University Calculus: Early Transcendentals (3rd Edition)

Published by Pearson
ISBN 10: 0321999584
ISBN 13: 978-0-32199-958-0

Chapter 9 - Section 9.2 - Infinite Series - Exercises - Page 498: 63



Work Step by Step

The sum of a geometric series can be found as: $S=\dfrac{a}{1-r}$ Since, we have $\sum_{n =1}^{ \infty}\dfrac{2^n+3^n}{4^n}=\sum_{n =1}^{ \infty} (\dfrac{1}{2})^n+\sum_{n =0}^{ \infty} (\dfrac{3}{4})^n$ Both series are convergent geometric series with first term, $a=\dfrac{1}{2},\dfrac{3}{4}$ and common ratio $r =\dfrac{1}{2},\dfrac{3}{4}$ Thus, $S=\dfrac{1/2}{1-\dfrac{1}{2}}+\dfrac{3/4}{1-\dfrac{3}{4}}=1+3=4$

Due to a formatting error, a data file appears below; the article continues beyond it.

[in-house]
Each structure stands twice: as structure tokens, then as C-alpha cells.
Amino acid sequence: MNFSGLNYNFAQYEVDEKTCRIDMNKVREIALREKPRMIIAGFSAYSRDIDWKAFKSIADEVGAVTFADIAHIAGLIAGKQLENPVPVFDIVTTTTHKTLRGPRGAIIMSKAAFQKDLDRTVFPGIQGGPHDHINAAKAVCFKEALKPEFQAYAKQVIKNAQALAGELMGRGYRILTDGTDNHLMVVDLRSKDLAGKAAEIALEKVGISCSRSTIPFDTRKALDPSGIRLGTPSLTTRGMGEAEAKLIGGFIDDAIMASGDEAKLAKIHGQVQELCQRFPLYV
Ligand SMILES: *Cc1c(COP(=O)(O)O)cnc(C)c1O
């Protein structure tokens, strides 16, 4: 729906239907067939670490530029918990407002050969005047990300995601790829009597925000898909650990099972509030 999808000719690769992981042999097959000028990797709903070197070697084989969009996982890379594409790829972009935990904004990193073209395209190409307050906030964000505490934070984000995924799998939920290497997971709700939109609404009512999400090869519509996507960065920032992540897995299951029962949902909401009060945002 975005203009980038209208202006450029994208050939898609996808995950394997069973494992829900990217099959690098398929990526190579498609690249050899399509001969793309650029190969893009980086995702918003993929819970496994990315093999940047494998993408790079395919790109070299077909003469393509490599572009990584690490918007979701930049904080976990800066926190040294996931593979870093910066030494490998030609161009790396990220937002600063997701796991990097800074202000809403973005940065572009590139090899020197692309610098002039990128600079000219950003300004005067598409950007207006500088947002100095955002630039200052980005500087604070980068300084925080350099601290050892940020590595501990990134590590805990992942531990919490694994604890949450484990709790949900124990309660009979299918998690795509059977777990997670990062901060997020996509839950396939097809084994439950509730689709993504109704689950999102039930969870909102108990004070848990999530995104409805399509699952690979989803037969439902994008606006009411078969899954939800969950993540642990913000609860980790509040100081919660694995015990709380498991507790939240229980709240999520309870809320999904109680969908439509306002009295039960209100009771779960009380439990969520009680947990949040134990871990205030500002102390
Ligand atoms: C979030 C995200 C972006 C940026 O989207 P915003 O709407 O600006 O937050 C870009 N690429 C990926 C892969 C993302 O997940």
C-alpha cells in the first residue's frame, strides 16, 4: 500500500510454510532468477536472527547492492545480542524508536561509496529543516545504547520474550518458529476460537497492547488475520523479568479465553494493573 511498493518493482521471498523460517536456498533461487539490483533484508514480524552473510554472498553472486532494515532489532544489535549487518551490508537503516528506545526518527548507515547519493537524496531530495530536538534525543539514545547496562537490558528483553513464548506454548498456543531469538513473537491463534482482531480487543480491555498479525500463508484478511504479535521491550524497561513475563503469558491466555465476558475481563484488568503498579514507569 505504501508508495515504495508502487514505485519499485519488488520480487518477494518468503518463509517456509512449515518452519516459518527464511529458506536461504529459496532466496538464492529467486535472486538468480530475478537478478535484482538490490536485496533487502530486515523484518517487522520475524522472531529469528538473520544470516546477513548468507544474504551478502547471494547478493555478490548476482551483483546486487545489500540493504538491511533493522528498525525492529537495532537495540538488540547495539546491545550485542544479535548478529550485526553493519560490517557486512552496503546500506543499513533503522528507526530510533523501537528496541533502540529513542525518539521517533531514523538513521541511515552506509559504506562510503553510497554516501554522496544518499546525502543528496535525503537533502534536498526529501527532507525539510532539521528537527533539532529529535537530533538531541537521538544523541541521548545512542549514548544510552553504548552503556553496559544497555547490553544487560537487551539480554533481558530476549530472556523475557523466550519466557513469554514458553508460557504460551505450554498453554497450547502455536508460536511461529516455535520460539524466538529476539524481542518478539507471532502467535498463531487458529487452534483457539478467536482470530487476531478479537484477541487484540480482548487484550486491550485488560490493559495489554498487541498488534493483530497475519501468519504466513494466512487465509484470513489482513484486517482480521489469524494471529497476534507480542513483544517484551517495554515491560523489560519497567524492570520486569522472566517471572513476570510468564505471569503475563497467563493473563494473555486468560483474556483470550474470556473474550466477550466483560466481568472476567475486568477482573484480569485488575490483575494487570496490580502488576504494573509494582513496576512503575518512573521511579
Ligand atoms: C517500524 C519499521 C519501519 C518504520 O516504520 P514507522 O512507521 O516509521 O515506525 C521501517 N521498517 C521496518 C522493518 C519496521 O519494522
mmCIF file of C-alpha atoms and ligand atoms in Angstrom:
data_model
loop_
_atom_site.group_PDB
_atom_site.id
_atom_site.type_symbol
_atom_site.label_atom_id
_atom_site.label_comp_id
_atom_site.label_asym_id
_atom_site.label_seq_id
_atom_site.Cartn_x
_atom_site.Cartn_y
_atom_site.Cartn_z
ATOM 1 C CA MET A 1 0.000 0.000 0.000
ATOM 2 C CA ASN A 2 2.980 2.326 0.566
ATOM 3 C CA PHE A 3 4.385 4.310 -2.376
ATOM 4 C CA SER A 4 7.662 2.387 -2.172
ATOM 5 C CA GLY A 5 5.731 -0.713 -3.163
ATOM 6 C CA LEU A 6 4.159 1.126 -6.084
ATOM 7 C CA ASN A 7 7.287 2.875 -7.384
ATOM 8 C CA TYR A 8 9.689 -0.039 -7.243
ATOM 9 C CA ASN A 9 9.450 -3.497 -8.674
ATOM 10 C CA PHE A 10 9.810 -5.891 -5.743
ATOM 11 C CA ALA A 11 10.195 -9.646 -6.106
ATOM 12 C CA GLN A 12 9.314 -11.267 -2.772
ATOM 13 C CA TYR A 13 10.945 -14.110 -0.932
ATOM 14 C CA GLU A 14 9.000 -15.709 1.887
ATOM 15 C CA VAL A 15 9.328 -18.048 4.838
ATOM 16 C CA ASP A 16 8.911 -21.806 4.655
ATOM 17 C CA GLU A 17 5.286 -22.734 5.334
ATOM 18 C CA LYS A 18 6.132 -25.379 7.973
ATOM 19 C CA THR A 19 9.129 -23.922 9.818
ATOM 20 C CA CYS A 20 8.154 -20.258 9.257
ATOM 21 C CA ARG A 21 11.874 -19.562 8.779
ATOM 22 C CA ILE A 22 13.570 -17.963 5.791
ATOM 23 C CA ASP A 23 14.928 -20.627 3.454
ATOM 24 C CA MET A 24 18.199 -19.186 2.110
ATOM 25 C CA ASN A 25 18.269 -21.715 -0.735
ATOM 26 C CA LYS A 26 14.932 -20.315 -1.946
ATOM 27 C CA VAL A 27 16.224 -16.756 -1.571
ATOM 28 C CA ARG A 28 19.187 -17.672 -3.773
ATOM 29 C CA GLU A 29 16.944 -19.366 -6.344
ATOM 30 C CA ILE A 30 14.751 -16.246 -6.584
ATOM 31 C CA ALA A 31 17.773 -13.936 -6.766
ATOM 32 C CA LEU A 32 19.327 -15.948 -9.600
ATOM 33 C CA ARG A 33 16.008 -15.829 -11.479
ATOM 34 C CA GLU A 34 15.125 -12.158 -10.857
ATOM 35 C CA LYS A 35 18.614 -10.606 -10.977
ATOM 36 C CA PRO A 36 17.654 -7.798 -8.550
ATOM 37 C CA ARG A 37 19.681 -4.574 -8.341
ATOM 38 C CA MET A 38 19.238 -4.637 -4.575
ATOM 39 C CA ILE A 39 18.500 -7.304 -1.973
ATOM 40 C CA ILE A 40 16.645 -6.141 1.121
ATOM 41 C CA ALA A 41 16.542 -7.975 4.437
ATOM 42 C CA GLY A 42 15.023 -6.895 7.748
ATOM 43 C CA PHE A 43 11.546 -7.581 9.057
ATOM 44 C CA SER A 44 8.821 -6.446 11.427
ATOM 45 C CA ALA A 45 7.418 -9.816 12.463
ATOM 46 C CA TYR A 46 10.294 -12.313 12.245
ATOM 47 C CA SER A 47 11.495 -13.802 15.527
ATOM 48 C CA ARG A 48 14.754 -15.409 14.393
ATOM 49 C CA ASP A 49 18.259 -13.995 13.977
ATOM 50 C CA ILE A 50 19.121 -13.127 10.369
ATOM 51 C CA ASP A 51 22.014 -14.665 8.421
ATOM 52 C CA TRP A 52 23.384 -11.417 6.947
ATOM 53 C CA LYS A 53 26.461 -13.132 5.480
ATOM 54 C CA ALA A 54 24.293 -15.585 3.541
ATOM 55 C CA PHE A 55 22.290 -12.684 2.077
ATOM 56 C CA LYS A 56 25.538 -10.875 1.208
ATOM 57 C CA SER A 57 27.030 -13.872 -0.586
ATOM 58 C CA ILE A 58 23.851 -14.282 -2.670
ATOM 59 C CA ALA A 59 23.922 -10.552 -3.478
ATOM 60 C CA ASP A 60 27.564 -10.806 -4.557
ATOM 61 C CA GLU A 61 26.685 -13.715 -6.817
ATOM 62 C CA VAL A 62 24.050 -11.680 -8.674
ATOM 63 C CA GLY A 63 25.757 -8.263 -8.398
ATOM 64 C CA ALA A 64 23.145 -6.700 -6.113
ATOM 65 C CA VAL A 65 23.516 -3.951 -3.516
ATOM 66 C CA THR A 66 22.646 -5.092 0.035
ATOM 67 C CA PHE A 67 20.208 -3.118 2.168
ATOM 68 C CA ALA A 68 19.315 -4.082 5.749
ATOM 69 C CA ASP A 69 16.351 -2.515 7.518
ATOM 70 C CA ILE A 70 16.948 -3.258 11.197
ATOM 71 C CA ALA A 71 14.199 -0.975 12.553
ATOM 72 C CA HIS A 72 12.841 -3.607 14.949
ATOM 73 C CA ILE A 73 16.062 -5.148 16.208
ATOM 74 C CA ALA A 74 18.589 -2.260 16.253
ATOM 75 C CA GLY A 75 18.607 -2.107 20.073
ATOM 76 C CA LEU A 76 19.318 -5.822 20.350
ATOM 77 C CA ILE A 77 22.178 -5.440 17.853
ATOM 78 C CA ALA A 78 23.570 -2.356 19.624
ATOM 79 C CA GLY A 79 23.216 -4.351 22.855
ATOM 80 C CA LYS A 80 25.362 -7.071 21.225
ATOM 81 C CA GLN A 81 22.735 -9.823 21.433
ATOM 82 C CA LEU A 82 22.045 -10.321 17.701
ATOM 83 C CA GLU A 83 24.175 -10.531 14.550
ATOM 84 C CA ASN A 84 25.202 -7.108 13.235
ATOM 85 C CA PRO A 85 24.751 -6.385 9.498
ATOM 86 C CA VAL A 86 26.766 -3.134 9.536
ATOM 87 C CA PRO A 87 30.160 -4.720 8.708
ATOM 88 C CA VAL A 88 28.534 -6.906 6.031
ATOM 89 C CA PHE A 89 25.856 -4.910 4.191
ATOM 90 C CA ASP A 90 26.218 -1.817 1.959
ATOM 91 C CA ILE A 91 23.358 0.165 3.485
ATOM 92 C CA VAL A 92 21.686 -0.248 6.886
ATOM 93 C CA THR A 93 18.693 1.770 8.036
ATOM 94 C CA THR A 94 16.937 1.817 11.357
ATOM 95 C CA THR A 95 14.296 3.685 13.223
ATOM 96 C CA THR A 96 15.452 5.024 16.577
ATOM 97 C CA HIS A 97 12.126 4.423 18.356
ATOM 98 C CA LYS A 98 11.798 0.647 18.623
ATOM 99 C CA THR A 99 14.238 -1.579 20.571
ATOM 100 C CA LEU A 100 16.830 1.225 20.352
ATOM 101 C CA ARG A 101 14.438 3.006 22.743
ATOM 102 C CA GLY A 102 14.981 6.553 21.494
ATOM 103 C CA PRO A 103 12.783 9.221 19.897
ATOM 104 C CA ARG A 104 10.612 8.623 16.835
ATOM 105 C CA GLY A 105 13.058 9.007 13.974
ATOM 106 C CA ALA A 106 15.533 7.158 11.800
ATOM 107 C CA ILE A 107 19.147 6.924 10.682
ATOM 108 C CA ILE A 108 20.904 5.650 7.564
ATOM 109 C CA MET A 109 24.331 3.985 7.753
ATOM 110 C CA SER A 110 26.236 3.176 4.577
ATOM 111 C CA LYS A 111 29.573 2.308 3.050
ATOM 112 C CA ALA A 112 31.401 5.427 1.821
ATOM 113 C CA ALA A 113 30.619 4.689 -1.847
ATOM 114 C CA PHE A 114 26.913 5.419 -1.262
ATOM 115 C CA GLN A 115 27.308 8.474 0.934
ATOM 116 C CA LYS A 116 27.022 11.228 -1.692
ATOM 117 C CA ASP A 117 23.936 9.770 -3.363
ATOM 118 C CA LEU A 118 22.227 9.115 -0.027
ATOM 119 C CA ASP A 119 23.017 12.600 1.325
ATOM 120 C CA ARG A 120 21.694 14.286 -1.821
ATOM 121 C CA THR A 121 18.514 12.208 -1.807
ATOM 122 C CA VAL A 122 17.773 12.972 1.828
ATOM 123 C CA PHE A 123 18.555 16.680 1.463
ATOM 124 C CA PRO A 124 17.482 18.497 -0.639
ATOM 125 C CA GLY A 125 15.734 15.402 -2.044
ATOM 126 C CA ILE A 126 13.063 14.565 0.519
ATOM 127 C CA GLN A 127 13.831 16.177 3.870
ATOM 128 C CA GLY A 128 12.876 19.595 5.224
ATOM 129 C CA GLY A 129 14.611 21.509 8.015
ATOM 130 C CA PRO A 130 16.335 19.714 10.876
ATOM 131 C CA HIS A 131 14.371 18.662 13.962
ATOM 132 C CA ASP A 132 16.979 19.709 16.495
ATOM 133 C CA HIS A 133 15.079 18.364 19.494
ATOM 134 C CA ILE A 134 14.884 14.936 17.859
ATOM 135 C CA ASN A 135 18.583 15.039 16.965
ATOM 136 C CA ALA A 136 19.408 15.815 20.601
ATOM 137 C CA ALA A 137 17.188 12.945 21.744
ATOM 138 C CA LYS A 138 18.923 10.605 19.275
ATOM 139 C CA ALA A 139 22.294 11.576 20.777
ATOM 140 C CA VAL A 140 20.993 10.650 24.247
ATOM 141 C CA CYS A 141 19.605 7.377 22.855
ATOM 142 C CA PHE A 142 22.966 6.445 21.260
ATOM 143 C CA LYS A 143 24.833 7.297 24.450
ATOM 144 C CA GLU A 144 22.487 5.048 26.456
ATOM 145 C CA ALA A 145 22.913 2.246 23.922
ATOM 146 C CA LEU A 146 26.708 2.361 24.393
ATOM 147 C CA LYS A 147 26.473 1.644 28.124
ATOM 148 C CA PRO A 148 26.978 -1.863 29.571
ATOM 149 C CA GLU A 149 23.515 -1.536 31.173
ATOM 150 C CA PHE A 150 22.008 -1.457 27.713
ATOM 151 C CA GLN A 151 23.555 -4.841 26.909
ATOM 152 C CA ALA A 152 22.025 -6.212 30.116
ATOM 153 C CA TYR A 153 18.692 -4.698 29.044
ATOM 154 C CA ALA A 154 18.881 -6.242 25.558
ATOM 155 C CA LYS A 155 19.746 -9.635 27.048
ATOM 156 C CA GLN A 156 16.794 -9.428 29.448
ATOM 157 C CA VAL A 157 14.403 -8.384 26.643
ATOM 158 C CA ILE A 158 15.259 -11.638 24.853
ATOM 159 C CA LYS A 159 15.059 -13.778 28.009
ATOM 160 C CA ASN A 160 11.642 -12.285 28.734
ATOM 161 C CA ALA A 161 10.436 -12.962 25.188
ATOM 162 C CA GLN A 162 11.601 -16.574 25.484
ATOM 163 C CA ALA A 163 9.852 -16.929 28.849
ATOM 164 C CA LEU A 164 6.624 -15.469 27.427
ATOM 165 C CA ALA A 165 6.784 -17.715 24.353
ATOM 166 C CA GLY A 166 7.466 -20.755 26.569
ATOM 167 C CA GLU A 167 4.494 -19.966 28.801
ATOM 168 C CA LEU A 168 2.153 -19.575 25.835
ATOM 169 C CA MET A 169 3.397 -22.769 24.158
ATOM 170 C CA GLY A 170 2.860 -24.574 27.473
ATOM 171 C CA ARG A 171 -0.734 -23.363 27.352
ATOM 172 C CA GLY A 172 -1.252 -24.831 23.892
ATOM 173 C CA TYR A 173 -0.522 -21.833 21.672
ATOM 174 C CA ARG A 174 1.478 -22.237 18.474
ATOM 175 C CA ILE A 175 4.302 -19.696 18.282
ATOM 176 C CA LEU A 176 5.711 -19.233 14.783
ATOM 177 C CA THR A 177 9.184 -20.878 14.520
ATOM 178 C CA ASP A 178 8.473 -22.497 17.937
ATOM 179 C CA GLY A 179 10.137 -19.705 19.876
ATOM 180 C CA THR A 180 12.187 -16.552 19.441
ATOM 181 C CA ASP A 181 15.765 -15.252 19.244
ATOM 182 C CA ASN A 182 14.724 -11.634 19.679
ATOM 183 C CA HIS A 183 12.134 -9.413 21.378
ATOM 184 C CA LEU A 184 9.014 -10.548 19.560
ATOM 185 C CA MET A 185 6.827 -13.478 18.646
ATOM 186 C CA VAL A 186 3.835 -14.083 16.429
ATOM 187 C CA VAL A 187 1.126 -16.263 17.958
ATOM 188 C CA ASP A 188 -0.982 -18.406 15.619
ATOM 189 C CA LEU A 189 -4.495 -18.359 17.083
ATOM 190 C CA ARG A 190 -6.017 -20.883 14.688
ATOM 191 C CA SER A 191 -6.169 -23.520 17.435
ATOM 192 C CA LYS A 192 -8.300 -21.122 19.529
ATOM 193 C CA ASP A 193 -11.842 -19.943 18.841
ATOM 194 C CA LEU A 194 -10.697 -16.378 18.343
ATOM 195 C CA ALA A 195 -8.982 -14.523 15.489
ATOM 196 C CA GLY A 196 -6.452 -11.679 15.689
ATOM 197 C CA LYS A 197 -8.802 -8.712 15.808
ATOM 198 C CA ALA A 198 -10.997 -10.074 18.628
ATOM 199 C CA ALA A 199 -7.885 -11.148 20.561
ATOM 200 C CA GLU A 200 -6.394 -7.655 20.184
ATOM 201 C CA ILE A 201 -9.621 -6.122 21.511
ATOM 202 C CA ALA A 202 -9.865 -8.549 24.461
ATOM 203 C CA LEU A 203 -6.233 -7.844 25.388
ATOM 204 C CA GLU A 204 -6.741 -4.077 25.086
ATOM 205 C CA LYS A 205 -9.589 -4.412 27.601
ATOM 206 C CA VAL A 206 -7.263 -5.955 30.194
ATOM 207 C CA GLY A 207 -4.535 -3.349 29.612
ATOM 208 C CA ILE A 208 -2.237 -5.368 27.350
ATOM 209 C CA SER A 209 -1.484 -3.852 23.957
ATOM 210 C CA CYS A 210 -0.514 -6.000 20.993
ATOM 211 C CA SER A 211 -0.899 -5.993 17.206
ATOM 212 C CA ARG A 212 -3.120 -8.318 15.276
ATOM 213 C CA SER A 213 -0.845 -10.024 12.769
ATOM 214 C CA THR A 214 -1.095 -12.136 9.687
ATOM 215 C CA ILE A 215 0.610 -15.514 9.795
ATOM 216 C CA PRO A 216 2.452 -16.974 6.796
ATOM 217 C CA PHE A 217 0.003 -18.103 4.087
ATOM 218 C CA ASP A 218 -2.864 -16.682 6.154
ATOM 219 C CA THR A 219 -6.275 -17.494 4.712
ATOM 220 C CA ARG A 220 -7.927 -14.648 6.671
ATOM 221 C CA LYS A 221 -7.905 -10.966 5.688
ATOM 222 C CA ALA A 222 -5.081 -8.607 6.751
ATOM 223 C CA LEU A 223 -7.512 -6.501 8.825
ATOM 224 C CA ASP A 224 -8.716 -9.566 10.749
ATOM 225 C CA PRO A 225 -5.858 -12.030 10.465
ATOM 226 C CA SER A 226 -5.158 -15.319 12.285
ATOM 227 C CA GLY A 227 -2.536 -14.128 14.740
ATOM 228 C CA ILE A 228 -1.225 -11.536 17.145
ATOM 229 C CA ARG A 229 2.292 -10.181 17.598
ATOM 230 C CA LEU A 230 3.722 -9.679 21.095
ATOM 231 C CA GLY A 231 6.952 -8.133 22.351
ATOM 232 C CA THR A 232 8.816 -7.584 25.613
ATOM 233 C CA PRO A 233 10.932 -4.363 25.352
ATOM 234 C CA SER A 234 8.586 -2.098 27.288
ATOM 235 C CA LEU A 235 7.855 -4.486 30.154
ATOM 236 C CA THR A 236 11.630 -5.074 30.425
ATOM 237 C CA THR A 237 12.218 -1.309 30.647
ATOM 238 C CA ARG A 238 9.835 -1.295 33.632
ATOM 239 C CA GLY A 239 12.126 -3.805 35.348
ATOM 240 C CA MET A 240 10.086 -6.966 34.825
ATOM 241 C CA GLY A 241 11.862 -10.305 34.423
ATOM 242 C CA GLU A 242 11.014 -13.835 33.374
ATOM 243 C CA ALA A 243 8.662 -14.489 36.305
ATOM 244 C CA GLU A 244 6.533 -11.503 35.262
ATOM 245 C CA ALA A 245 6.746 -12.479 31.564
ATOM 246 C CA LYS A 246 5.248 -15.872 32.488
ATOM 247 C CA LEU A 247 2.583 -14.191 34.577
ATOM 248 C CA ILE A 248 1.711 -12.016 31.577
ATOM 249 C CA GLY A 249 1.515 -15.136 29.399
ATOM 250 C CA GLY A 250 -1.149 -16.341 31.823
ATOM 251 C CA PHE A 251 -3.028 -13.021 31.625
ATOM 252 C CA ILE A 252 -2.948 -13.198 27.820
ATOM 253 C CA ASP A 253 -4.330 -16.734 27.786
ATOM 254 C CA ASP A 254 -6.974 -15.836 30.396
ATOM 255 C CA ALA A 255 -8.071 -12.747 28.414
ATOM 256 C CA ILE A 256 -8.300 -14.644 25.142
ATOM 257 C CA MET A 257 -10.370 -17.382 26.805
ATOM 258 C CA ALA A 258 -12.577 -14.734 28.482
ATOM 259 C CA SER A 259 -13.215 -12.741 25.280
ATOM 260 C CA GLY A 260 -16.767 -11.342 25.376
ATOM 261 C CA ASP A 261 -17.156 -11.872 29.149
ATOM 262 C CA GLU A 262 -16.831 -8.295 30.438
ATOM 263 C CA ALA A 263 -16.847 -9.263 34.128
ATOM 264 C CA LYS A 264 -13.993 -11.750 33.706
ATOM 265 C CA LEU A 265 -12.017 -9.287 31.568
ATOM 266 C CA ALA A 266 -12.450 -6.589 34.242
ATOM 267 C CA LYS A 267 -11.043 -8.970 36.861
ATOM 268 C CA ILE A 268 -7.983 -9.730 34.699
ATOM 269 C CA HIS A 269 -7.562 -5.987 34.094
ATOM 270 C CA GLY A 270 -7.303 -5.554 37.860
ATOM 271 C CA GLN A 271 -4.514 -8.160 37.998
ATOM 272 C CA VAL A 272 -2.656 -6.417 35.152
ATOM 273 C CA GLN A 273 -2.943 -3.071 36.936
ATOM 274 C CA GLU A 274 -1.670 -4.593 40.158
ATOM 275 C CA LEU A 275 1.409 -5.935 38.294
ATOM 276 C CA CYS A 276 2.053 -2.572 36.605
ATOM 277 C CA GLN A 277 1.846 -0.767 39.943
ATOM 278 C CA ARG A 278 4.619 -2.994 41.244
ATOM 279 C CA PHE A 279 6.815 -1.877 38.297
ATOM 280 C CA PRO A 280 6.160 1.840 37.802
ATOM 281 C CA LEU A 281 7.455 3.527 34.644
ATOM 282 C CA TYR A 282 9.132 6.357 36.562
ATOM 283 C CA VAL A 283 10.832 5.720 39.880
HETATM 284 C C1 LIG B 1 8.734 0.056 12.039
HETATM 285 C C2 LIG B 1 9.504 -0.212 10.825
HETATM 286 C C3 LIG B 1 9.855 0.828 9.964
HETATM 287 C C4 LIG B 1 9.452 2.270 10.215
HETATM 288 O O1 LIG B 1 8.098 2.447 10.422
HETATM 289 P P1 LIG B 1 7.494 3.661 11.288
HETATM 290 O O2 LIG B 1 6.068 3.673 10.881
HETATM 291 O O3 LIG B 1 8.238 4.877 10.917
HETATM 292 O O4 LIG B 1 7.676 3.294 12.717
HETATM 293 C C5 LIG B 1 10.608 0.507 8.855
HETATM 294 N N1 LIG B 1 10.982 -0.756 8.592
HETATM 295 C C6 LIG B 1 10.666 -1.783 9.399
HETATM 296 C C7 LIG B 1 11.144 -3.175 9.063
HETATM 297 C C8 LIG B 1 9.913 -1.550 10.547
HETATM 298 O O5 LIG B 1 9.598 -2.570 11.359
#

Update this answer!

You can help us out by revising, improving and updating this answer.

Update this answer

After you claim an answer you’ll have 24 hours to send in a draft. An editor will review the submission and either publish your submission or provide feedback.